The format of the film can be on celluloid, on DVD, or on VHS. The screening can occur in a conventional movie theater, a college auditorium, a gallery, a community center, a church, a parking lot, a park, a bar, a restaurant, or a living room. This wide variety of potential screening types and locations have little to no influence upon the theatricality of the event. Equally inconsequential to a film’s theatricality (and thus its artistic value) is the decision whether to charge admission to the audience. In other words, many of the current defining features of a theatrical event are entirely artificial and unnecessary to the fundamental, magical experience of attending a theatrical film screening.

Therefore, we need to define the theatrical experience as follows: The theatrical event is a live audience event in which a film is screened to a group of people in accordance to the guidelines set forth by the individual filmmaker.

Six factors in particular must be retained in order to ensure that this event is, in fact, theatrical:

First, the communal nature of the event should be emphasized. In order to be communal, the audience must consist of a group of people who are not all of the same family or household. In other words, a film screening in a living room where only immediate family members are present is not a communal, theatrical event. However, if you have a screening that takes place in a living room with people present who do not live at the residence, then this does have potential to be a communal event, as long as it also follows the other guidelines on this list.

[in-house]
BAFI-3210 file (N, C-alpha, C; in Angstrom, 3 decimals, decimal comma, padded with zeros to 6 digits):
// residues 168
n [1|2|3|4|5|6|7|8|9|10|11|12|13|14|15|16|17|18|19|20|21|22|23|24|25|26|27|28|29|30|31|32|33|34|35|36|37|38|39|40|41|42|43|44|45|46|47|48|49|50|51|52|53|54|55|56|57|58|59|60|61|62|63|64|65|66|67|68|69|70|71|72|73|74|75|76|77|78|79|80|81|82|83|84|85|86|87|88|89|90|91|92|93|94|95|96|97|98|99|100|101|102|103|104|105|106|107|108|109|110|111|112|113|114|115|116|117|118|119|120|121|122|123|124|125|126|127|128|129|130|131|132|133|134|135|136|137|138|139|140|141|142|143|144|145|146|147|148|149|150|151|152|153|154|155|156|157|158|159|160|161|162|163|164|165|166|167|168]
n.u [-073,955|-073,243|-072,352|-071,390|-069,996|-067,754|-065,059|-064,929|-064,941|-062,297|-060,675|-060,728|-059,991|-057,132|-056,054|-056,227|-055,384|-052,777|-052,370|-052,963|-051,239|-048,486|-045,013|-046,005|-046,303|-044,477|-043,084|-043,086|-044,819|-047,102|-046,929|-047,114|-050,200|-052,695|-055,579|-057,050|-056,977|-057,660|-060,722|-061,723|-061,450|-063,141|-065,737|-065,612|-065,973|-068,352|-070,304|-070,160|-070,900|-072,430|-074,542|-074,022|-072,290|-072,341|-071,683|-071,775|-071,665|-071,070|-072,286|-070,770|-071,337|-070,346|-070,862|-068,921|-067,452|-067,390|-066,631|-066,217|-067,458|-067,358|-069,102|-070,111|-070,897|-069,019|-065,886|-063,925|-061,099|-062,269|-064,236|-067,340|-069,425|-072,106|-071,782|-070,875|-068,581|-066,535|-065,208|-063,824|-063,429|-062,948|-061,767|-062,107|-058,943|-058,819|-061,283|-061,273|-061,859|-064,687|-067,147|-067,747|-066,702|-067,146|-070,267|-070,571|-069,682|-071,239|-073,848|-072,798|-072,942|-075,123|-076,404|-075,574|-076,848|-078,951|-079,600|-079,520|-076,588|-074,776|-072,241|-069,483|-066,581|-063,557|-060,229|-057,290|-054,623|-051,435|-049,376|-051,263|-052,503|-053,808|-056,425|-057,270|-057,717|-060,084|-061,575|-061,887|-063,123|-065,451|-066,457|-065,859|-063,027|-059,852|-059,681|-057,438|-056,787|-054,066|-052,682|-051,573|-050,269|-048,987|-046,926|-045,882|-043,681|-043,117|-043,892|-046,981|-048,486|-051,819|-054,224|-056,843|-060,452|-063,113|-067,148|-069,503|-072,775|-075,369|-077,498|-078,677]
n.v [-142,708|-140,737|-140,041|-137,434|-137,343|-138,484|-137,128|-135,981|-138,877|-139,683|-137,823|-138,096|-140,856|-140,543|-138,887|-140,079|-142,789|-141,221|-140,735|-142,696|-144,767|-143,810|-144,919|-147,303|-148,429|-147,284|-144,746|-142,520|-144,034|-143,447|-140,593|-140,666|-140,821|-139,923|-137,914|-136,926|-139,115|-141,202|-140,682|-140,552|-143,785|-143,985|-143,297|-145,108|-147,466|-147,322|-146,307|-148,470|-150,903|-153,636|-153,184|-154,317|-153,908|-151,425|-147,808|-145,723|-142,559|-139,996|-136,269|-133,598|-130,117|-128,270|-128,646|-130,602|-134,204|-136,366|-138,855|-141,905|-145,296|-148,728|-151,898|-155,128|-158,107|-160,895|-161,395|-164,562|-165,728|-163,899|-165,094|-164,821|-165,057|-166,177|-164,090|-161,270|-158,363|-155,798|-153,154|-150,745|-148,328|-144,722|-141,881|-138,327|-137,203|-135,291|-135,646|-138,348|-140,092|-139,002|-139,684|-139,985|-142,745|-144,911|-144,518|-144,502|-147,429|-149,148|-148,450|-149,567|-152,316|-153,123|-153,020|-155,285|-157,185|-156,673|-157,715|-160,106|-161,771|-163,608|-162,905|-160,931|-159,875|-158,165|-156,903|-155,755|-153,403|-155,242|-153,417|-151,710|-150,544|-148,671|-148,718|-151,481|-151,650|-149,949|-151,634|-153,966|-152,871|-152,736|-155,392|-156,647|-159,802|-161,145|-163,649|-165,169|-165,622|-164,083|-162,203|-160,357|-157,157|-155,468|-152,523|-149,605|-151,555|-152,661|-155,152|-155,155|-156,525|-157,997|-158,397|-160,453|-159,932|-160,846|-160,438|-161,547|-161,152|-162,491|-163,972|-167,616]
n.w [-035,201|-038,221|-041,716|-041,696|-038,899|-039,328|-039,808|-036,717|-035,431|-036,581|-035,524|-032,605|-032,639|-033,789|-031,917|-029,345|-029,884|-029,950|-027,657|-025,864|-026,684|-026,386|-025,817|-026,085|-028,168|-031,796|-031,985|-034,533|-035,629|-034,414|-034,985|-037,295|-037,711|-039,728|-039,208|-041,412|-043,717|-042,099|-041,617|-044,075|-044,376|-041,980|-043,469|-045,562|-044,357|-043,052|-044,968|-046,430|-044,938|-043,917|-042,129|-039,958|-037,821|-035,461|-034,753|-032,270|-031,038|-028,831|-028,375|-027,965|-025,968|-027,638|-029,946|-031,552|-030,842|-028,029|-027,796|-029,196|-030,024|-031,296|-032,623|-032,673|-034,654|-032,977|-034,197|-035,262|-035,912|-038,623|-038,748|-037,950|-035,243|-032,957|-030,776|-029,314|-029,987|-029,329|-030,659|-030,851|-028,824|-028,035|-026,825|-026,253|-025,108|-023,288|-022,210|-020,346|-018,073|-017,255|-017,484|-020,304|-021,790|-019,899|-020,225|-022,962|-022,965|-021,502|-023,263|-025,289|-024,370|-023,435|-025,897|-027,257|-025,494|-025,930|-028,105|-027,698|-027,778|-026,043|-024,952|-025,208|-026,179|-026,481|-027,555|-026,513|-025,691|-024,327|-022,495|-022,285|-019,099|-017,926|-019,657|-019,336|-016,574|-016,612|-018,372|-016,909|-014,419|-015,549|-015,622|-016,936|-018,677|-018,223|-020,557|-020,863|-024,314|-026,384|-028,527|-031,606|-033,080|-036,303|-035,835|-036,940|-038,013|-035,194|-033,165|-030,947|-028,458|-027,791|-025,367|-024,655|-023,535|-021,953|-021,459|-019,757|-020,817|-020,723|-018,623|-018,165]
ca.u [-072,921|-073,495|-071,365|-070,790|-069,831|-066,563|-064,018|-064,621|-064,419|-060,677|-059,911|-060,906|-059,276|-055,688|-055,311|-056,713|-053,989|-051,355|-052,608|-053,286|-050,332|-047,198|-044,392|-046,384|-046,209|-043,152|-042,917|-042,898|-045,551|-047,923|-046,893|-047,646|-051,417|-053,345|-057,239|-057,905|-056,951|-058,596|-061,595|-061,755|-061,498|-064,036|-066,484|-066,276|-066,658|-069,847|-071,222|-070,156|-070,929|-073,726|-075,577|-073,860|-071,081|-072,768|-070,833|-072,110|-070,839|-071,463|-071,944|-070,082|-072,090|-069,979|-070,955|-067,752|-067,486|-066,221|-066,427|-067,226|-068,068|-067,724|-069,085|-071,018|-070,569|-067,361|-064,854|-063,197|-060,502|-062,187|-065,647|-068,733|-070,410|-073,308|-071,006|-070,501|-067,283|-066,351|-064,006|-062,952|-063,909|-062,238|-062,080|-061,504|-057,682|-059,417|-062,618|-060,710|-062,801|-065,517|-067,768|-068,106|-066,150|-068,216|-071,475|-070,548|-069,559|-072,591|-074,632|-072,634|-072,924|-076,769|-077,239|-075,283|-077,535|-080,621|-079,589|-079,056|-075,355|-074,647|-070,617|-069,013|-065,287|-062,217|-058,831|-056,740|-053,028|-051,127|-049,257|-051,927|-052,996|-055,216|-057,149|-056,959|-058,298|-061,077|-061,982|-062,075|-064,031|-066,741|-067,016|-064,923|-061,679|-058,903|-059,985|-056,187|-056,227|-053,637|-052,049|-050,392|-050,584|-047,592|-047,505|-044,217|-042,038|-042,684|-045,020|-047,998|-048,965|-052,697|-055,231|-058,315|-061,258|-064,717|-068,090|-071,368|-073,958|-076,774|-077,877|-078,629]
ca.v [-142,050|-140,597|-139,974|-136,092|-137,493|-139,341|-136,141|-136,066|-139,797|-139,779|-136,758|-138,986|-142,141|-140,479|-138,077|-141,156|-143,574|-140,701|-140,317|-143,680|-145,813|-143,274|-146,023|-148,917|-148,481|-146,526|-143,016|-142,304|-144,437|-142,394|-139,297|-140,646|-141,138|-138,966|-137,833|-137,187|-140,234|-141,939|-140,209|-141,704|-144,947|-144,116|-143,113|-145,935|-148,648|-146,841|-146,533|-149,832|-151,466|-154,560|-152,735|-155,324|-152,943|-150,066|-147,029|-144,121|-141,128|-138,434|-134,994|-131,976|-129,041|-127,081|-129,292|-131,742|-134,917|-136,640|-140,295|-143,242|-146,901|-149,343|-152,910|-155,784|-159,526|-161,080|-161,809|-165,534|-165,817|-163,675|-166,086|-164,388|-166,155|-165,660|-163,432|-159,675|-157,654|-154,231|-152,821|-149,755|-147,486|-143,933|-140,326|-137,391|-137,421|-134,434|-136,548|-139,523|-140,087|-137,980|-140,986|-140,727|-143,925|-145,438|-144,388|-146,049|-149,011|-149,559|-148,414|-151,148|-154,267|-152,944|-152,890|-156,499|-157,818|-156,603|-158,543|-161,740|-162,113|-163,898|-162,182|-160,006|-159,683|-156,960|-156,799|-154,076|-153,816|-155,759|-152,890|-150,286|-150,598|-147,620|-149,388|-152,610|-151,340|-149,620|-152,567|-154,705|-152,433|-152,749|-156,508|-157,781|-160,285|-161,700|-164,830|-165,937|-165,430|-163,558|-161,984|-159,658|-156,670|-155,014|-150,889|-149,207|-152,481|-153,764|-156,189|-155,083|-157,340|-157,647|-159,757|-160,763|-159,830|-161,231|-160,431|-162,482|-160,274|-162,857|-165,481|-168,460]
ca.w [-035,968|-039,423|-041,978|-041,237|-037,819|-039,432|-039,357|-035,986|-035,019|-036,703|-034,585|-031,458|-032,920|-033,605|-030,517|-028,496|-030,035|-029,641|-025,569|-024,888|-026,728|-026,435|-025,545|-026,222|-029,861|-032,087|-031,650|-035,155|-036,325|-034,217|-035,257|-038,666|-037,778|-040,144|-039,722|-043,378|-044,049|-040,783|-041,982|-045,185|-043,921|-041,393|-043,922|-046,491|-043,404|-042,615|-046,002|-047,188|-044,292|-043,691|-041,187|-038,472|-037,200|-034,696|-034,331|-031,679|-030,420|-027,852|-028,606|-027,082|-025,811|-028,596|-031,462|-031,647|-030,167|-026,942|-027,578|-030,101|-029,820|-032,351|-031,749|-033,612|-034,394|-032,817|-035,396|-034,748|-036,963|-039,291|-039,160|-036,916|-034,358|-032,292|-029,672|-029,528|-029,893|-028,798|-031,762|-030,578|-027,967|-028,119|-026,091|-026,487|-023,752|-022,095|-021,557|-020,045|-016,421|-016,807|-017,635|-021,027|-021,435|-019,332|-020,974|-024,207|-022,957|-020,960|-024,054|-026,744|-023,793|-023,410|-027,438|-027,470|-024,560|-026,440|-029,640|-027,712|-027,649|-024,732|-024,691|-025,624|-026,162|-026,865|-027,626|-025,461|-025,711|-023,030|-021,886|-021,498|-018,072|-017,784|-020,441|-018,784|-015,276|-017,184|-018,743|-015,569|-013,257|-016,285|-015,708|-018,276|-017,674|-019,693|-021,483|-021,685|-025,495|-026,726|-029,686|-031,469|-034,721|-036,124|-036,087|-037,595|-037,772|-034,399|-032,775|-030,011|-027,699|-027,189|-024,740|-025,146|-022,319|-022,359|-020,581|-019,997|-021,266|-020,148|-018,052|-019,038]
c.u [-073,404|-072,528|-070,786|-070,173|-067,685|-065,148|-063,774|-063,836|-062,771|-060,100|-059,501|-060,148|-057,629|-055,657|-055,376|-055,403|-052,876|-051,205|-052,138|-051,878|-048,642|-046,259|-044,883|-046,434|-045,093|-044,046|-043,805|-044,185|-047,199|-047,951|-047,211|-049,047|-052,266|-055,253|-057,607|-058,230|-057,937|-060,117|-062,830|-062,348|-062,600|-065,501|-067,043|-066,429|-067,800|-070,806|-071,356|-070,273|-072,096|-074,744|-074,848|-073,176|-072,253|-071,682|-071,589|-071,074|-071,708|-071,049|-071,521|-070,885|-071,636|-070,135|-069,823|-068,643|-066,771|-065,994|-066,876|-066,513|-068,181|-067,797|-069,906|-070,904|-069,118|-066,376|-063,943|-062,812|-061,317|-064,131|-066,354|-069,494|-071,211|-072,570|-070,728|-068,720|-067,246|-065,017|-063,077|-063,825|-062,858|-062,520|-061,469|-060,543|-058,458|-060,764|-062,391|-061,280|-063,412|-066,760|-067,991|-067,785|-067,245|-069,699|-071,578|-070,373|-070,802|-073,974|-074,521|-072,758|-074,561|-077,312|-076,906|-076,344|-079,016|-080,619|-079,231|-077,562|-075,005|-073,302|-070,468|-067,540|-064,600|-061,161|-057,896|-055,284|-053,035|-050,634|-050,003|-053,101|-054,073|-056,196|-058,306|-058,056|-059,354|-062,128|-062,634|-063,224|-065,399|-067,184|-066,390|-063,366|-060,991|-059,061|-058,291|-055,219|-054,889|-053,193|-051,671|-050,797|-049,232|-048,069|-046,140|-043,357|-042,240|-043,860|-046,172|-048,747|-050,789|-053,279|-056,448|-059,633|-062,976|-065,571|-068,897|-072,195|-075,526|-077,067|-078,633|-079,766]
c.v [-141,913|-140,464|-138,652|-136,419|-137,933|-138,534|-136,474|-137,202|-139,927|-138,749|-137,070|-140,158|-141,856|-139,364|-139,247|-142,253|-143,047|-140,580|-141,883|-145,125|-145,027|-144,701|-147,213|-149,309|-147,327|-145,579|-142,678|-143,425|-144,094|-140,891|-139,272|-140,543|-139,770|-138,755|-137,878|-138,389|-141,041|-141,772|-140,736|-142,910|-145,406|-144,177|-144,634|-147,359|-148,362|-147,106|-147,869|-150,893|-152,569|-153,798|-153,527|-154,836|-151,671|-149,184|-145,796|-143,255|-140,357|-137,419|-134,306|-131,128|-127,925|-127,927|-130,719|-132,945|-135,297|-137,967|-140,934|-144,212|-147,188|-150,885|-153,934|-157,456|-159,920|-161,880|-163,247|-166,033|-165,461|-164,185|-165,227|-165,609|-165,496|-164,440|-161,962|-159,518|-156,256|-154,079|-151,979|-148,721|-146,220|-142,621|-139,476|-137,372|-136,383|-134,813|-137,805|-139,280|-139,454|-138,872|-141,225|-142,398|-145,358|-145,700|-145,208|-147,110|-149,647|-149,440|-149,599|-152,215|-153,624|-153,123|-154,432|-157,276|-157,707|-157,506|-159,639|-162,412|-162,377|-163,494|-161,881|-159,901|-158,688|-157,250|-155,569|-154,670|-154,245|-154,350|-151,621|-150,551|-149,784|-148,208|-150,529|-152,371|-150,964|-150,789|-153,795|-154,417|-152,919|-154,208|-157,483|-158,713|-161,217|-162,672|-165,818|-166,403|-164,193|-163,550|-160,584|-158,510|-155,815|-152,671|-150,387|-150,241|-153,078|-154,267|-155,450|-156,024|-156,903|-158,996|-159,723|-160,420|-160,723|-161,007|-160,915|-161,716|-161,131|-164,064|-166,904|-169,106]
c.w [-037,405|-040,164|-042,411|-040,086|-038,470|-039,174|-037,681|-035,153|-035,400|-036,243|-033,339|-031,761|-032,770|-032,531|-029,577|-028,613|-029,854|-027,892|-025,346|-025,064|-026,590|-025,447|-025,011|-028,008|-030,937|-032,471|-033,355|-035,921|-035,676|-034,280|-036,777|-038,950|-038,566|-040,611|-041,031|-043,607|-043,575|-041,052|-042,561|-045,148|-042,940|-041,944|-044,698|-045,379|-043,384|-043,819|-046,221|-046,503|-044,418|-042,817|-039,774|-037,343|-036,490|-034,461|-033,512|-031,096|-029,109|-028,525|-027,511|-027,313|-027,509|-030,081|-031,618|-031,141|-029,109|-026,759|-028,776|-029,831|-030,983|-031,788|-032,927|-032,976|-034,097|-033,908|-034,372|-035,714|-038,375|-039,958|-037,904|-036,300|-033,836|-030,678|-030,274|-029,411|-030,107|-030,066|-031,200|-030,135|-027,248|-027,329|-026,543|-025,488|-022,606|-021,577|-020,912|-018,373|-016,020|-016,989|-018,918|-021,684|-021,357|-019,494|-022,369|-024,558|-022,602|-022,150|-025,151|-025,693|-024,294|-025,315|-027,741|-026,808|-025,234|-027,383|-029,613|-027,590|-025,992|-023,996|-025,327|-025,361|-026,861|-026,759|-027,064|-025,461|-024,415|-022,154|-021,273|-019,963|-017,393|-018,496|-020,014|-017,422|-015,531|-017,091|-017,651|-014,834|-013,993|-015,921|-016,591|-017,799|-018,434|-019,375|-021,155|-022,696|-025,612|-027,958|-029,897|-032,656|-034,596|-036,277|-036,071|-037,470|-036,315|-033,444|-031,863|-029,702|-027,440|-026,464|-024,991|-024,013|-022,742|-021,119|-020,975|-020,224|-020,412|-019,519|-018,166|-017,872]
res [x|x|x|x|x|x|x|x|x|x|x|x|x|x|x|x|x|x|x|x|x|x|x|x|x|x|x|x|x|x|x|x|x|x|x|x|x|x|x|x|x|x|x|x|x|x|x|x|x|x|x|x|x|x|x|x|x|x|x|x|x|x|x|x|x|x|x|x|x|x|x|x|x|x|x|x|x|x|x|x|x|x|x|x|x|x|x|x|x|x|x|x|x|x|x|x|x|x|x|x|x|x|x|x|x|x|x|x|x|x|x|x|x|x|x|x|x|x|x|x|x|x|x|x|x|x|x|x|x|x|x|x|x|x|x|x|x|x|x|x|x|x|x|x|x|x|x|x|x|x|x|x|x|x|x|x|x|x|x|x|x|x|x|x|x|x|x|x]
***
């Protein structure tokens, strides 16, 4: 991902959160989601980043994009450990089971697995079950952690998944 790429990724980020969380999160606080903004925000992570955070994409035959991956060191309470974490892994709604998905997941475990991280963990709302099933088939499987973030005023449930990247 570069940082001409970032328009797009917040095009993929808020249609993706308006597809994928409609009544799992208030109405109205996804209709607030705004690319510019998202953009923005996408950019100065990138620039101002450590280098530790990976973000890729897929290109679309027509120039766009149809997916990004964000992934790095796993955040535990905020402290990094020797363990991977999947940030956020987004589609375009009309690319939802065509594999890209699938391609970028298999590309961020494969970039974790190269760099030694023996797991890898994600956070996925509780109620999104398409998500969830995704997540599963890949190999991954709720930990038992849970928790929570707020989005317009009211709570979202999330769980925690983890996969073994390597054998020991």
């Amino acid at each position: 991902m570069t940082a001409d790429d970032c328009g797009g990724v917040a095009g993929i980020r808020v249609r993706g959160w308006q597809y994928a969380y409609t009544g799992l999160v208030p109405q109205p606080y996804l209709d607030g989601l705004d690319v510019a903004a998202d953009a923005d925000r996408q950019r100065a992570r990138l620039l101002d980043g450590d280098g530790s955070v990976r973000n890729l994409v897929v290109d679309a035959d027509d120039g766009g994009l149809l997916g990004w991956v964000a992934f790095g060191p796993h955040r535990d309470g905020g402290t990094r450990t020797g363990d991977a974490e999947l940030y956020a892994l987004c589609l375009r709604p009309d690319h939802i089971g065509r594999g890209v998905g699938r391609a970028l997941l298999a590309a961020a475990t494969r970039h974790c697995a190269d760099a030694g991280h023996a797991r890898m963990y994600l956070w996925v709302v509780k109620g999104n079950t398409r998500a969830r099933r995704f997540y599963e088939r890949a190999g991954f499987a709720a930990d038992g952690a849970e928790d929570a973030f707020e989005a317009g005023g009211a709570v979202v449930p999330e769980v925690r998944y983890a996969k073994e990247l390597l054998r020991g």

Second, the film should be viewed in the dark. This ensures that the film itself is the focus of the gathering, and that other activities do not distract from the viewing. The magical experience of film-watching therefore should be emphasized.

Third, there should be no interruption of the film. This is another reason that many viewings in a person’s living room would not count as theatrical. Viewers should not be able to pause the movie in order to answer the phone, take a bathroom break, or get a snack from the kitchen. Doing this inhibits the magical experience of film-watching.

Fourth, the filmmaker should have control over how the film is screened. When making the film, the filmmaker has a specific vision or goal regarding how the film should be experienced. Therefore, the screening should adhere to the filmmaker’s desires in order to be true to that vision.

Fifth, the screening should provide an opportunity for the filmmaker to interact with his or her audience. This doesn’t mean that a screening without the filmmaker’s presence cannot be a theatrical experience. However, should the filmmaker wish to interact with his or her audience, the option should be there.

Sixth, the event should be one that can be publicized. Especially in the case of independent films, the theatrical release is a critical step in the lifespan of a film. The majority of public attention and criticism (whether positive or negative) will occur around the time of this release. Therefore, the theatrical event needs to occur at a specific place and time, in order to emphasize that the showing is special enough to be reviewed and advertised.